Timon Ruth’s anger and frustration was evident as he shouted “I can’t breathe!”
A little raspy, his voice boomed and it shook with emotion. His words flowed down to a crowd of nearly 75 fellow Winthrop University students listening nearby on Tuesday afternoon.
The 19-year-old was standing on a balcony of a classroom building, reading a poem he’d written. Below, students were about to peacefully protest recent grand jury decisions in Missouri and New York. In both cases, white police officers who killed unarmed black men will not be charged.
The grand jury decisions have spurred similar protests and demonstrations nationwide. The cases of Michael Brown’s death in Ferguson, Mo., and Eric Garner’s death in Staten Island, N.Y., are at the center of an emotional debate over whether the nation’s justice system and community law enforcement agencies are failing black people, specifically black men.
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Tuesday’s demonstration at Winthrop was the third since the Ferguson grand jury decision. Last month, on the day after the grand jury decision to not indict Ferguson police officer Darren Wilson, students rallied. Earlier this week, students held a forum and a vigil with Winthrop’s chapter of the NAACP.
All of the demonstrations have been peaceful with no one arrested or asked to leave, students said. At Tuesday’s “die-in,” a few Winthrop professors and staff members watched, but no police officers were there.
Winthrop Acting President Debra Boyd later issued a statement about the demonstrations, saying that “a learning community like ours exists to help students process the impact of difficult times and to find ways to contribute responsibly to a civil society.”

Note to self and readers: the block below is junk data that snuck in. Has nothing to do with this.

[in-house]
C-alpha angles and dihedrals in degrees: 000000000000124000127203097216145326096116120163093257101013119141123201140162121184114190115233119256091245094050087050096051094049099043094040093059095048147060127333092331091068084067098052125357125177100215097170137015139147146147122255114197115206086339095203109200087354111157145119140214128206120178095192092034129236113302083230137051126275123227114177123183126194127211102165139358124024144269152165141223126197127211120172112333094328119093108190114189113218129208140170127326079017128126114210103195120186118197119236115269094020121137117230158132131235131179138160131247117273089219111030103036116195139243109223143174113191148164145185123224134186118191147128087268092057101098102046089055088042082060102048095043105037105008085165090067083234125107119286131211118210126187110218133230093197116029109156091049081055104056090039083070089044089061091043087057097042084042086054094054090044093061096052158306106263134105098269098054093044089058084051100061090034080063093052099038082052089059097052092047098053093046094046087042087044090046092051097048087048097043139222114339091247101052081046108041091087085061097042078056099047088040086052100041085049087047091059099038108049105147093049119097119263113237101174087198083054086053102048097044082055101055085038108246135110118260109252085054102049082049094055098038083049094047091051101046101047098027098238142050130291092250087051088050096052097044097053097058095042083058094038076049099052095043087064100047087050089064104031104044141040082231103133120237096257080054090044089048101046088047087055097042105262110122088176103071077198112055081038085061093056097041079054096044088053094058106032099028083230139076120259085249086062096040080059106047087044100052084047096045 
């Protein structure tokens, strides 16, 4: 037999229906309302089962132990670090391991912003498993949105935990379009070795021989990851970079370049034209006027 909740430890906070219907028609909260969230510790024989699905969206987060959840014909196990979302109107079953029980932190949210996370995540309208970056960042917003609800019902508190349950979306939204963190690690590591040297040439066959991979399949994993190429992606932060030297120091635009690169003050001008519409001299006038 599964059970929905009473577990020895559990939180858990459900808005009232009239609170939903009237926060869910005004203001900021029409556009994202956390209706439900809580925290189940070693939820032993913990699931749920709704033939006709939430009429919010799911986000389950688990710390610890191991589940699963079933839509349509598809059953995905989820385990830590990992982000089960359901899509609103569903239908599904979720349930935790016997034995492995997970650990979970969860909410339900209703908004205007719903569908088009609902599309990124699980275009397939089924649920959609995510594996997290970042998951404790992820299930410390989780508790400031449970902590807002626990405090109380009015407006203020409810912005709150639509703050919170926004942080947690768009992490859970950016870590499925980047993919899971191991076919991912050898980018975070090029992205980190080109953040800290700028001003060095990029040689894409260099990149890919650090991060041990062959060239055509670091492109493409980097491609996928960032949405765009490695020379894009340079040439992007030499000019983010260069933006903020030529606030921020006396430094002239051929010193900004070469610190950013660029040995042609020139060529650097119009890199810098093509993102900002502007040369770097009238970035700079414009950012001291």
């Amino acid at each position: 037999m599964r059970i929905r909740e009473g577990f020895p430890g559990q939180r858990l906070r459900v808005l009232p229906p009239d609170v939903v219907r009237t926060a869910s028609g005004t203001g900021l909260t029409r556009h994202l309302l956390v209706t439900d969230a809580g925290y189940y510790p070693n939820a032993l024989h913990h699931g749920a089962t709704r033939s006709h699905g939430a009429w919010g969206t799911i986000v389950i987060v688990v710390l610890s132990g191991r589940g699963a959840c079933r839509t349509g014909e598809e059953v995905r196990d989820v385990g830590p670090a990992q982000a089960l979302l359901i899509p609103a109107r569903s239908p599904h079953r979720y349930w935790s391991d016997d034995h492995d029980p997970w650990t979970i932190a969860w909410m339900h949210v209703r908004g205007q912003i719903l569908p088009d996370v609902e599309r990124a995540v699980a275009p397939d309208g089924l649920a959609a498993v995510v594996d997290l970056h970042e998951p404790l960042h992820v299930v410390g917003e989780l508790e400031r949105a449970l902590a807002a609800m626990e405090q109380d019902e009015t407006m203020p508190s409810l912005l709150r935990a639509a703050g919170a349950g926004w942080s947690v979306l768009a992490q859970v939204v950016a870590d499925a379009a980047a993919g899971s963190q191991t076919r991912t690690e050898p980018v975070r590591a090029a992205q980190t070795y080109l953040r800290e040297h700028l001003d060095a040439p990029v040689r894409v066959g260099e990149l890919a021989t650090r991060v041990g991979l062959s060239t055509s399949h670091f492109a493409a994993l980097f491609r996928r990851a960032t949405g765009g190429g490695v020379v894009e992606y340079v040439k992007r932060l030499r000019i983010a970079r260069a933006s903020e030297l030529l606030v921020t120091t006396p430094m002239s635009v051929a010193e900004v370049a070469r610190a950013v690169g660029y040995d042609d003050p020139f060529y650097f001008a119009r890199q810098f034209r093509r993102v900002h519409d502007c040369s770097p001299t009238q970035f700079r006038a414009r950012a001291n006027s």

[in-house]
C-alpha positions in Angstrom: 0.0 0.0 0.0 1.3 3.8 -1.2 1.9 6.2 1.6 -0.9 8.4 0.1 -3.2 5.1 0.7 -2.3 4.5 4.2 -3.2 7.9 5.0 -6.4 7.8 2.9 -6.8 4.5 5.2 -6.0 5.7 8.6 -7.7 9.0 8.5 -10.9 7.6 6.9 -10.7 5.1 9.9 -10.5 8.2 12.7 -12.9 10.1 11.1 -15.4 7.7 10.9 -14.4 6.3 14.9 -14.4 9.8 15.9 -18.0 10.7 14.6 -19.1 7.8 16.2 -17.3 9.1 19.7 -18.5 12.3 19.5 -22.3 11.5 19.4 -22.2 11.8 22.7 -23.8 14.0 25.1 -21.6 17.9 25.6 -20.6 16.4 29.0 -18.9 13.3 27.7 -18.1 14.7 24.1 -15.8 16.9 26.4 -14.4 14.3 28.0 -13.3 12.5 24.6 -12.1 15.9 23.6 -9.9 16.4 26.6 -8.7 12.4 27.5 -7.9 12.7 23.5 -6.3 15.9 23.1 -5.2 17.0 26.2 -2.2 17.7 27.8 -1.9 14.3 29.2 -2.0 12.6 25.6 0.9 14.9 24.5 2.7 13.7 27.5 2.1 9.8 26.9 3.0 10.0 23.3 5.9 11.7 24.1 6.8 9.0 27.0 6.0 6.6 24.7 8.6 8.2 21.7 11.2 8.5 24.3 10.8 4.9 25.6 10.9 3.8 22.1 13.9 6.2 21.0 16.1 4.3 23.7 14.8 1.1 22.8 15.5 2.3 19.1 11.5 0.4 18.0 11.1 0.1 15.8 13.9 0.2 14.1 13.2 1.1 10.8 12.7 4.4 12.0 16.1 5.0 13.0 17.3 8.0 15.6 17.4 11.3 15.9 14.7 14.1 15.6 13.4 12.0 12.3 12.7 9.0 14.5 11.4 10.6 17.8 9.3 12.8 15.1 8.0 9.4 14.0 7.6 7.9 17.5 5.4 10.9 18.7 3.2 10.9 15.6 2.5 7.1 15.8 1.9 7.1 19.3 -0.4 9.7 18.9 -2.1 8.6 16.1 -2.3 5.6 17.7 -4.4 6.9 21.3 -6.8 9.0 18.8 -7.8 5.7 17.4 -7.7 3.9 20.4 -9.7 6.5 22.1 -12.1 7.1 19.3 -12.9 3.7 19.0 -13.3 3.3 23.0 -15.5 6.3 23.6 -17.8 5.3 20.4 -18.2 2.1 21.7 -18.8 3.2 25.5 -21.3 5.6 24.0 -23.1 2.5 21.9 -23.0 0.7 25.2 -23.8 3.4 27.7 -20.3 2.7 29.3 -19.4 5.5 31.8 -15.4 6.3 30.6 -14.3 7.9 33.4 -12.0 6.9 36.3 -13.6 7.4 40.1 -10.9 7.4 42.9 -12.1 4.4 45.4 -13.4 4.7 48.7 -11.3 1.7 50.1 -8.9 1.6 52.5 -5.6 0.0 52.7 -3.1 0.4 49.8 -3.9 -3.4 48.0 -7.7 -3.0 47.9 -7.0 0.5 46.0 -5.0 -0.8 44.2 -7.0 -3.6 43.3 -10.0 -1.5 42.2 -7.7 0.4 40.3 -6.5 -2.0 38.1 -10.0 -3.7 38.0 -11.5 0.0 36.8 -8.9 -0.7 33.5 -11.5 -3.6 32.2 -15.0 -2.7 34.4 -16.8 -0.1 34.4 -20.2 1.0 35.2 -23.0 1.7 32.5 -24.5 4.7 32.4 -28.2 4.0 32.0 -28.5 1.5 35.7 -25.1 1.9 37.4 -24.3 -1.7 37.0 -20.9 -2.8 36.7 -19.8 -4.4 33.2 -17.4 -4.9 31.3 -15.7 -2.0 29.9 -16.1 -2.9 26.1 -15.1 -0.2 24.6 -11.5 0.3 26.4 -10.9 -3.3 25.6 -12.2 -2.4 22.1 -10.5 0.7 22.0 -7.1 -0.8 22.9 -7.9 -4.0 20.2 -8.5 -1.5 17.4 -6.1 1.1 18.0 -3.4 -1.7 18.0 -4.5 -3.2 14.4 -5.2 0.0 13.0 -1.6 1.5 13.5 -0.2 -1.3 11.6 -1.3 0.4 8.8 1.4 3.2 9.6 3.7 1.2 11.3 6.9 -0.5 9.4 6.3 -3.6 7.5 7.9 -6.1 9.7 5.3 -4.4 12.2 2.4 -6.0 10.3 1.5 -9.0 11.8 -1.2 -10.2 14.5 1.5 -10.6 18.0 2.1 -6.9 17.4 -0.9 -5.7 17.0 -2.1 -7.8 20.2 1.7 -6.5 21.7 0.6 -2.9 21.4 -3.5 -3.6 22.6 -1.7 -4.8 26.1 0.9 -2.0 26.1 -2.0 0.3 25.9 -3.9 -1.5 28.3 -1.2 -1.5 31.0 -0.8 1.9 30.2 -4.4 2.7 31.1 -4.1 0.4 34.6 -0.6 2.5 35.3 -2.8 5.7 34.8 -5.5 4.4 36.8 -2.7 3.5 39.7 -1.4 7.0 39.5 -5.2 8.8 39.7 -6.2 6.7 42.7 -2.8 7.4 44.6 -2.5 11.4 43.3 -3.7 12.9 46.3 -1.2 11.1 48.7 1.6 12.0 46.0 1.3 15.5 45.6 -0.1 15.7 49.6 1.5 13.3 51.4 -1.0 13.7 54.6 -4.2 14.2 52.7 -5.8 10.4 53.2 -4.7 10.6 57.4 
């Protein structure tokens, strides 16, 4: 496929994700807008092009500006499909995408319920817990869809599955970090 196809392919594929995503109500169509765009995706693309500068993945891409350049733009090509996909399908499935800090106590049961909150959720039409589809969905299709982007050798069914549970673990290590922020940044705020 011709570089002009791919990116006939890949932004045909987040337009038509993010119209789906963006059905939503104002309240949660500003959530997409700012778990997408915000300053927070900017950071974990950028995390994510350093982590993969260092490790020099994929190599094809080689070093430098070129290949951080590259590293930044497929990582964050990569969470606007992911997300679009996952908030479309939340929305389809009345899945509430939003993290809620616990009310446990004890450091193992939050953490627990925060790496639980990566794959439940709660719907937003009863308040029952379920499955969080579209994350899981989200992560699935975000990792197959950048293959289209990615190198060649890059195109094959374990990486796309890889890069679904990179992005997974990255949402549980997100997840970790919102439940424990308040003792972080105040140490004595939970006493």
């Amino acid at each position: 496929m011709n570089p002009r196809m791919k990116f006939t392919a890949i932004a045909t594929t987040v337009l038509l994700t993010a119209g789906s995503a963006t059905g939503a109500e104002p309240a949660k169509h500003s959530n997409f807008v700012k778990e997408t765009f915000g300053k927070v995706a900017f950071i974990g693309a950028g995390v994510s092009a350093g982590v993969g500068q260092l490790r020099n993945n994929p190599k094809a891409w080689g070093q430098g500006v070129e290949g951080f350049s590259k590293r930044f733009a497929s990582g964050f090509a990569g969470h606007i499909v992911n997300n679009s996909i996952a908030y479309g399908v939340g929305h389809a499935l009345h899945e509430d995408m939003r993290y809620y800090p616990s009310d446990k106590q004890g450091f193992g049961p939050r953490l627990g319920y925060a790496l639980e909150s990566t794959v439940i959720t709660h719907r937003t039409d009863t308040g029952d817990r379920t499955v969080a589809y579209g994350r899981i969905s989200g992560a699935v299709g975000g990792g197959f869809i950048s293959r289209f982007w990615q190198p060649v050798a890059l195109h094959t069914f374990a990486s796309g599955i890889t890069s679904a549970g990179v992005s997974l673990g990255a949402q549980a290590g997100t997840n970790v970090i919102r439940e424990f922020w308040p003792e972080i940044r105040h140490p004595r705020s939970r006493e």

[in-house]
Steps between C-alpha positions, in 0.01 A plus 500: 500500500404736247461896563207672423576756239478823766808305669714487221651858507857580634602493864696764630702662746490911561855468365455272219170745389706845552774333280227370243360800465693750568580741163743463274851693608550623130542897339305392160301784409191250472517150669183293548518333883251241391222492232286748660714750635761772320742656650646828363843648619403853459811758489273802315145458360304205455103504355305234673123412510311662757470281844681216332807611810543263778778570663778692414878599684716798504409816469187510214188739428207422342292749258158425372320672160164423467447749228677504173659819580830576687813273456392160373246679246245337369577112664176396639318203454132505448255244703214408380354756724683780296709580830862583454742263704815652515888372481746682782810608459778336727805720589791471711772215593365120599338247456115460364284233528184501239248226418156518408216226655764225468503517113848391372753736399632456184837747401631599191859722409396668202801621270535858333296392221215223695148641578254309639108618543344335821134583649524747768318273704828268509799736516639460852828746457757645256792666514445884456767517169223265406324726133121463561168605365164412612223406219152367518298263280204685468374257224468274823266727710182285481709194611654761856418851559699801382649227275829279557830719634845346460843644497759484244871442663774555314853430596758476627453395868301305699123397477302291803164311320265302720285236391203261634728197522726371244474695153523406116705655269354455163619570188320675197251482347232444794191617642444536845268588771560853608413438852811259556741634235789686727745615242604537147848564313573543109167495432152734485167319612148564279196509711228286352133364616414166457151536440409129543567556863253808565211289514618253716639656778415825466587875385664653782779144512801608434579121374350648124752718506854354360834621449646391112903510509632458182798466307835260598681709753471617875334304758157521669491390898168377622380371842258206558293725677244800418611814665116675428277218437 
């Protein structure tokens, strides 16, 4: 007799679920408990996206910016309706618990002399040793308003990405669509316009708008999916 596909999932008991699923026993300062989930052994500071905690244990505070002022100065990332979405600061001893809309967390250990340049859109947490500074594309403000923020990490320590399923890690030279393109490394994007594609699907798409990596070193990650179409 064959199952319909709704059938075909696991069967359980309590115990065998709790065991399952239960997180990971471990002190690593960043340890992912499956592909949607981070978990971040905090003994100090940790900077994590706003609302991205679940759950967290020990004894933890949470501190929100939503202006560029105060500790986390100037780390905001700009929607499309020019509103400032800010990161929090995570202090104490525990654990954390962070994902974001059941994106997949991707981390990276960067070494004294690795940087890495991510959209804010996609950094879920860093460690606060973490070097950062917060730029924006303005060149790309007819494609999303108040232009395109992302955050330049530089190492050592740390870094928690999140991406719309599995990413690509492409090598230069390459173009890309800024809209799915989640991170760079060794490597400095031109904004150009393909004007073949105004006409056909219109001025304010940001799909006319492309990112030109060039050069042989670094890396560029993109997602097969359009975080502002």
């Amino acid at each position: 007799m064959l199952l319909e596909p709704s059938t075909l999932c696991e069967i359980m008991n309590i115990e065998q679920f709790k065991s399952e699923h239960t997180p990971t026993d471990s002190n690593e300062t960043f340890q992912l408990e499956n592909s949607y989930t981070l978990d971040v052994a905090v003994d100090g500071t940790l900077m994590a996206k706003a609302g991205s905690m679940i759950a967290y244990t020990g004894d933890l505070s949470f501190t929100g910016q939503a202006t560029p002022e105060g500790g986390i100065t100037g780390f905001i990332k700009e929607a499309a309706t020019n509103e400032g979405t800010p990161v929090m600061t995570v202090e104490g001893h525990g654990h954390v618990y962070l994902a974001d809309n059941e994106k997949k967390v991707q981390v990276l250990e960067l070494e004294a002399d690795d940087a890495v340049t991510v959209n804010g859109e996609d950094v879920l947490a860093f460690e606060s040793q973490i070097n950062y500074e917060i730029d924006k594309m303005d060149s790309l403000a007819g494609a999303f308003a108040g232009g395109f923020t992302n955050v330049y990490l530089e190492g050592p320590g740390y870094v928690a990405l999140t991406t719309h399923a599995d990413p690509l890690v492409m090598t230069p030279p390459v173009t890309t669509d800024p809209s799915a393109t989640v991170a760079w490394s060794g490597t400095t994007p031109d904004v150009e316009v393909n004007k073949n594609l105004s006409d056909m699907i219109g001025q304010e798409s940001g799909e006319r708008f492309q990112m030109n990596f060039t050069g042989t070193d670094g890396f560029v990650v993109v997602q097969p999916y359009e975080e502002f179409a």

Many students participating in the event Tuesday said they have been deeply affected and frightened by Brown and Garner’s deaths at the hands of police officers.
Ruth’s poem included Garner’s presumed last words as he was in a chokehold by police officer Daniel Pantaleo. Video from the incident shows Garner saying several times, “I can’t breathe,” before he fell unconscious. He was pronounced dead at a hospital later.
At the end of his poem, Ruth yelled, “In order for us to stand, we lie down.” Shortly after, the Winthrop students lay on the ground in the middle of campus in what is known as a “die-in.” The demonstration lasted nearly 30 minutes, with students huddled on Scholars Walk, wearing gloves, hats and heavy coats in the windy 50-degree weather.
Cameron Benton also delivered an impassioned poem of his own. It began, “God, am I a monster for the color of my skin?” The 21-year-old continued, “God I’m scared. I know you didn’t give me a spirit of fear but of power, love and self-control. But God, I’m scared.”
Almost all of those students present at Tuesday’s die-in were black. One white student spoke, saying “If I were a black man in America right now, I’d be scared ... of police.”
Changes are needed in the relationship between the black community and police and court systems, said Jarrion Manning, the 22-year-old Winthrop student who organized Tuesday’s die-in.
Manning said that Brown and Garner’s cases “really made me realize the justice system is pretty flawed ... We need to begin to do something to change the system.”